I drove one and a half hours in miserable rain and wind to attend this party. My partner cannot drive do to severe health issues, so I must drive her to all family functions that are in a neighboring state. I was so looking forward to this occassion for several reasons. First, the birthday celebration was for a very kind, dear man. Secondly, the invitation, for the first time in my twelve years of knowing this family, was also addressed to me with the correct spelling of my first name and included my surname.

    I am so heartsick about my partner’s humiliation at the hand of her siblings. She leaves family functions feeling devastated. However, she continues to attend to honor her widowed eighty-two year old mother. She also lives in fear that when her mother passes; she will no longer have any immediate family, even though she has four siblings.

    What can I do to alleviate my partner’s emotional pain other than be supportive? How should we, as a couple, deal with her family in the future?

    • Noelle,
      “Comments” on a blog may encompass remarks, interjections, questions, less-than-amusing jokes, and statements. You are doing well already.

      I’m sorry that some people are purposefully rude to you and your partner at events which should be celebratory in nature. I hope your partner doesn’t think that when her mother passes there will be no more family for her – you are her immediate family, and I’m sure she must have several friends. As they say, “friends are the family we choose,” and for your partner, this will be especially true. Let her know that she shouldn’t feel obligated to visit people who have no interest in the visit, nor in her. It will only cause her heartache, and that is not something her mother will want for her.

      I have a quick question – you mention your partner has 4 siblings, but I only saw a reference to one sister. Where was everyone else?

      • One brother lives on the other side of the country and is rarely in attendence. The other brother was at the celebration. He primarily speaks to my partner when she seeks him out to initiate a conversation. The youngest sibling, a sister, was seated at a full table next to ours. We joined her when seats became available.

        Thank you for your kind input.

  4. Siobhan

    Hi Noelle!

    Your partner’s sister seems to be sending very mixed messages, on the one hand inviting you to the party and to share a table, on the other snubbing you once you are there. This kind of contradictory behaviour can occur when someone is struggling with an internal conflict; for example, the sister might not know how to reconcile her affection for the two of you with a pre-existing moral position, or with the way she wants to be perceived by her other friends (please forgive me if I’ve misunderstood your situation). She might not even be aware of the degree to which her behaviour is contradictory and causing pain.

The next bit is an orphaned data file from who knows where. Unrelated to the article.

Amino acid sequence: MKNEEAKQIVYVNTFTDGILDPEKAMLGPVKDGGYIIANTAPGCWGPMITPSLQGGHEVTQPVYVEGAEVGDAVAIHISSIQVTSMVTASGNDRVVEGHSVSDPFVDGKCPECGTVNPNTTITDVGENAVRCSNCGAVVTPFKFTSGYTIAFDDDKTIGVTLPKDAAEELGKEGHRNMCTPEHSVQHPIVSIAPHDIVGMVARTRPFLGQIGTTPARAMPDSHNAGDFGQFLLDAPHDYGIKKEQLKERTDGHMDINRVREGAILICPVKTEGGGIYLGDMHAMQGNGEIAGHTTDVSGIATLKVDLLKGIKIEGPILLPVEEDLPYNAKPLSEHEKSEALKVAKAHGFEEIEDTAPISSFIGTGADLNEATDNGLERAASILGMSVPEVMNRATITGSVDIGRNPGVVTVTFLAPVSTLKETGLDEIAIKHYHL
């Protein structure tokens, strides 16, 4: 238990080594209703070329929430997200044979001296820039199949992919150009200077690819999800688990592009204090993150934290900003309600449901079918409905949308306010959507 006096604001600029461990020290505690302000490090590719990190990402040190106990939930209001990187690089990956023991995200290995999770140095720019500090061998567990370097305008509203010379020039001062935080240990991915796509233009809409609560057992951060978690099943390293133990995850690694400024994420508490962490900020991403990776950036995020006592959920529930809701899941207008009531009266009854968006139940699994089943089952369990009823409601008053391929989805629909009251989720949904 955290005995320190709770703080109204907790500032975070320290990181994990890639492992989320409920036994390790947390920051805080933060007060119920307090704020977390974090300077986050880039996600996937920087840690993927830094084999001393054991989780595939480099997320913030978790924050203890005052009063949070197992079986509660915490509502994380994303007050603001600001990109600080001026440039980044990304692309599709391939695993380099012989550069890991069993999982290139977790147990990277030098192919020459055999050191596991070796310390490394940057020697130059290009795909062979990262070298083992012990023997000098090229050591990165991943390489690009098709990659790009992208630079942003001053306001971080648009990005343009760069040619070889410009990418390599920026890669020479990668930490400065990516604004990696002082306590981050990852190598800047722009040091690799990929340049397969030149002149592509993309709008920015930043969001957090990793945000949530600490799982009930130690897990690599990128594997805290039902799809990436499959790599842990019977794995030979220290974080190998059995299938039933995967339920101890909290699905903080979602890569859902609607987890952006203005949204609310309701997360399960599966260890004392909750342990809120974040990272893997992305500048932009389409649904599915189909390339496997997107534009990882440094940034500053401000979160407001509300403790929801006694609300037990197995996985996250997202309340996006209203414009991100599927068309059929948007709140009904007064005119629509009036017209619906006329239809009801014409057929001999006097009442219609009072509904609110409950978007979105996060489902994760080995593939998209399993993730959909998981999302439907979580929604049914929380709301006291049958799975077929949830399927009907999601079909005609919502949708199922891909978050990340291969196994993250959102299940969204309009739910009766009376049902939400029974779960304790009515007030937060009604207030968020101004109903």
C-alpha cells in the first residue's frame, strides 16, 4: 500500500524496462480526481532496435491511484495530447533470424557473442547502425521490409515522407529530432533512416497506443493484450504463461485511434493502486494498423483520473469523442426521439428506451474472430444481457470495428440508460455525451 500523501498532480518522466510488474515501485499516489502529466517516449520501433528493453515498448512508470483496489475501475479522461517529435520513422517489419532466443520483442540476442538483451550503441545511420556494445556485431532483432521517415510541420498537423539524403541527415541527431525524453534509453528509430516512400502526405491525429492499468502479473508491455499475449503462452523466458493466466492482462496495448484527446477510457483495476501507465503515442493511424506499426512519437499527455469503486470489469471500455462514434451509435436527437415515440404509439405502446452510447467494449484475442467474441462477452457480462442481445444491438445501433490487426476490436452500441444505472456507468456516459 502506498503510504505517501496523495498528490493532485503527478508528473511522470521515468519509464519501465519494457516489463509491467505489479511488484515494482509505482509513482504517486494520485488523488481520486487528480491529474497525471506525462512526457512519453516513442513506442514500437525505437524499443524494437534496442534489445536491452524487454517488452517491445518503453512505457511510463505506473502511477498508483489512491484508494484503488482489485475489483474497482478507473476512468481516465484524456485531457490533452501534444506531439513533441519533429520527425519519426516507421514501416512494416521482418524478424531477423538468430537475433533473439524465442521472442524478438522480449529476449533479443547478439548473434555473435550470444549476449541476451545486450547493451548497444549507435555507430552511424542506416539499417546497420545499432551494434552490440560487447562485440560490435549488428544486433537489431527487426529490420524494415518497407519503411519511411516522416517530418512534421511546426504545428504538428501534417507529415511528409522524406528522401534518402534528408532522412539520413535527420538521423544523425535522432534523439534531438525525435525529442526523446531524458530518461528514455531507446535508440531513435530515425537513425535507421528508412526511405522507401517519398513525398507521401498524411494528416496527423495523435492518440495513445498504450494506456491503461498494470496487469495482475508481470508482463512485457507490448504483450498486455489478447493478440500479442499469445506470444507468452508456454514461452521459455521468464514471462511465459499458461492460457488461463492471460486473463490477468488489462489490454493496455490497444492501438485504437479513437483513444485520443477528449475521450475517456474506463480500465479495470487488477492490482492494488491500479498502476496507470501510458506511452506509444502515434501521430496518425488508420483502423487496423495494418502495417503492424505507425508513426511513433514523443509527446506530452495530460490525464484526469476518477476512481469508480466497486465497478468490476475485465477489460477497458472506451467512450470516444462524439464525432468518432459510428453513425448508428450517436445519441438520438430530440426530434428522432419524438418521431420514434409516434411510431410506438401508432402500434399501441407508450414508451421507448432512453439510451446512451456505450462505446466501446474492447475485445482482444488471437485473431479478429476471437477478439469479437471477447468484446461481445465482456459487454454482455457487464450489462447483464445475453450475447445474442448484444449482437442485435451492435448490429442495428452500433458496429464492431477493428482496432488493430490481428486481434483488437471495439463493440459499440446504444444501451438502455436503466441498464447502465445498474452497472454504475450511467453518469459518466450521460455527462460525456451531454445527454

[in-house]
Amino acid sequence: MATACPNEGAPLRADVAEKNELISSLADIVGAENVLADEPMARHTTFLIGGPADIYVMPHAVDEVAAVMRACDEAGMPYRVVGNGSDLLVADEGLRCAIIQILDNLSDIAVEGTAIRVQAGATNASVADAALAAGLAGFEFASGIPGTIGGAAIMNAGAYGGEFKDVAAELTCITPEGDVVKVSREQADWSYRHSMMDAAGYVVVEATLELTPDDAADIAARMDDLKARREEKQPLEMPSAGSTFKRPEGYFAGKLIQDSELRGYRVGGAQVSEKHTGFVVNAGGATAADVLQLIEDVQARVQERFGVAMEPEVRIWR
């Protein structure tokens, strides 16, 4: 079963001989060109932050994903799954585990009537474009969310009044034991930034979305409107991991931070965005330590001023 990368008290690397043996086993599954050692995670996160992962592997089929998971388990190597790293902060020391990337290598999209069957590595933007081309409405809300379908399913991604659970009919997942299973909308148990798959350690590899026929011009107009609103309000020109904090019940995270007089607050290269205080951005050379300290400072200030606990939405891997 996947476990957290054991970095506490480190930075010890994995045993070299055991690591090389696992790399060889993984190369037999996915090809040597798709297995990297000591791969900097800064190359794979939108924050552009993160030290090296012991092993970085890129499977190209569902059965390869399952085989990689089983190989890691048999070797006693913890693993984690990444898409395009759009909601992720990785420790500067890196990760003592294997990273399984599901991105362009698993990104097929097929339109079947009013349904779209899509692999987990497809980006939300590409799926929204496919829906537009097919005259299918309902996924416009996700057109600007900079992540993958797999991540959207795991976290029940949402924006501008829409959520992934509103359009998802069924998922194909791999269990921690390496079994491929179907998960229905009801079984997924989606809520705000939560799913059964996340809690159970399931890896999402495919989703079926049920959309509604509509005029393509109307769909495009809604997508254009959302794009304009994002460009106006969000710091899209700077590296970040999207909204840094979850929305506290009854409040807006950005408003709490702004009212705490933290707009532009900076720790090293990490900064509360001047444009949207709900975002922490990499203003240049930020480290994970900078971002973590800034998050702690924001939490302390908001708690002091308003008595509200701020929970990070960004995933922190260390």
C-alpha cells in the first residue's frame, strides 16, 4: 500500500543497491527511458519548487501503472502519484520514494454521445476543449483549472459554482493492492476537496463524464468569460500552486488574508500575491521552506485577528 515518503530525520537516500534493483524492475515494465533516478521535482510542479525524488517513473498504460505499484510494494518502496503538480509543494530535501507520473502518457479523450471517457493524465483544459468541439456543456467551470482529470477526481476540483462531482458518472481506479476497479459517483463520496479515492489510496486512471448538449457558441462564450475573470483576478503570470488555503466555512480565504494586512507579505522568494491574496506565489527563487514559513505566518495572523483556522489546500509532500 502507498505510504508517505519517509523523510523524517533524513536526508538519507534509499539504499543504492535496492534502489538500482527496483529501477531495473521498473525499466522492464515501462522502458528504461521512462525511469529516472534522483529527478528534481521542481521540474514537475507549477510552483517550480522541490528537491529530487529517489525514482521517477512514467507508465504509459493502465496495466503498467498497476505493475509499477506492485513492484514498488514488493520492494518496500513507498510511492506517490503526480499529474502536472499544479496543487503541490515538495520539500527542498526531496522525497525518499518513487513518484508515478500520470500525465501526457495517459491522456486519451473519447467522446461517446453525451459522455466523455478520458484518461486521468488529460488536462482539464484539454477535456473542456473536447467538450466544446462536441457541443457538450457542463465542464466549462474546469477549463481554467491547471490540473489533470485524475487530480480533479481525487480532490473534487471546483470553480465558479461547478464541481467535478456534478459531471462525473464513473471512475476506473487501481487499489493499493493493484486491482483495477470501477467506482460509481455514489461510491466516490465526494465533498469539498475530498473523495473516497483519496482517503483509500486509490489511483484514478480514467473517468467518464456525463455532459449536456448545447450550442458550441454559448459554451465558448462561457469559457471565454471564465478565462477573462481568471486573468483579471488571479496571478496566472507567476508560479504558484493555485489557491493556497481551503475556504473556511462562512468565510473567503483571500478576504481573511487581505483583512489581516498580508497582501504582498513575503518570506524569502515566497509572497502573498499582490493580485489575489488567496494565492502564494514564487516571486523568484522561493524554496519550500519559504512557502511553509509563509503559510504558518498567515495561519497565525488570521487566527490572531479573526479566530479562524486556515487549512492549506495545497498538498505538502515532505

If that is the case, I think a frank private conversation could help bring the matter out into the open so that it can be resolved. Your partner might begin by saying something like, ‘I’ve noticed a bit of tension at some of our recent get-togethers and in fact I’ve found it hurtful to think that there’s any bad feeling between us. I’d really like to work it out’. Perhaps that would prompt her sister to realise that she’s being unfair. At the very least it would make clear that your partner is not willing silently to acquiesce in her humiliation, without making the situation confrontational. I feel it would maybe be better for your partner to address her family alone in the first instance; in cases of family disagreement the presence of a new face (as an in-law can be considered no matter how long they’ve been part of the family) can add to any sense of threat, and make the conversation more strained.

    If that approach doesn’t work, it might be worth considering how you could reduce contact with your partner’s siblings, while still maintaining contact with her mother, until the others are ready to face the problem. You can’t resolve this unless the other party wants to as well, and in the meantime you and your partner have no obligation to suffer vindictive treatment. The two of you are evidently gracious and loving people, so I hope your in-laws will realise how valuable a part of the family you are, and make peace before long.

    Good luck.

    • Noelle

      Hello Siobhan,

      Yes, you understand our situation. You have hit the nail on the head regarding a pre-existing moral condition! All I hope for is common civility from my partner’s family. I agree whole-heartedly with your thought of reducing contact with some family members while still honoring her mother.

      The devil is in the details. My partner has about fourteen nieces and nephews (two are God daughters) whom she adores. Most are attending college or are members of the armed forces, so it’s much easier to see them at family gatherings. Also, my partner’s mother refuses to give up hosting every major holiday. It’s difficult for my sweetie to not see the grown children because of a couple of rude siblings.

      Your suggestion of the sister and my partner having a private conversation is a fine one. I will pass this on to my partner. Thank you for your consideration and well wishes.

      Our best to you!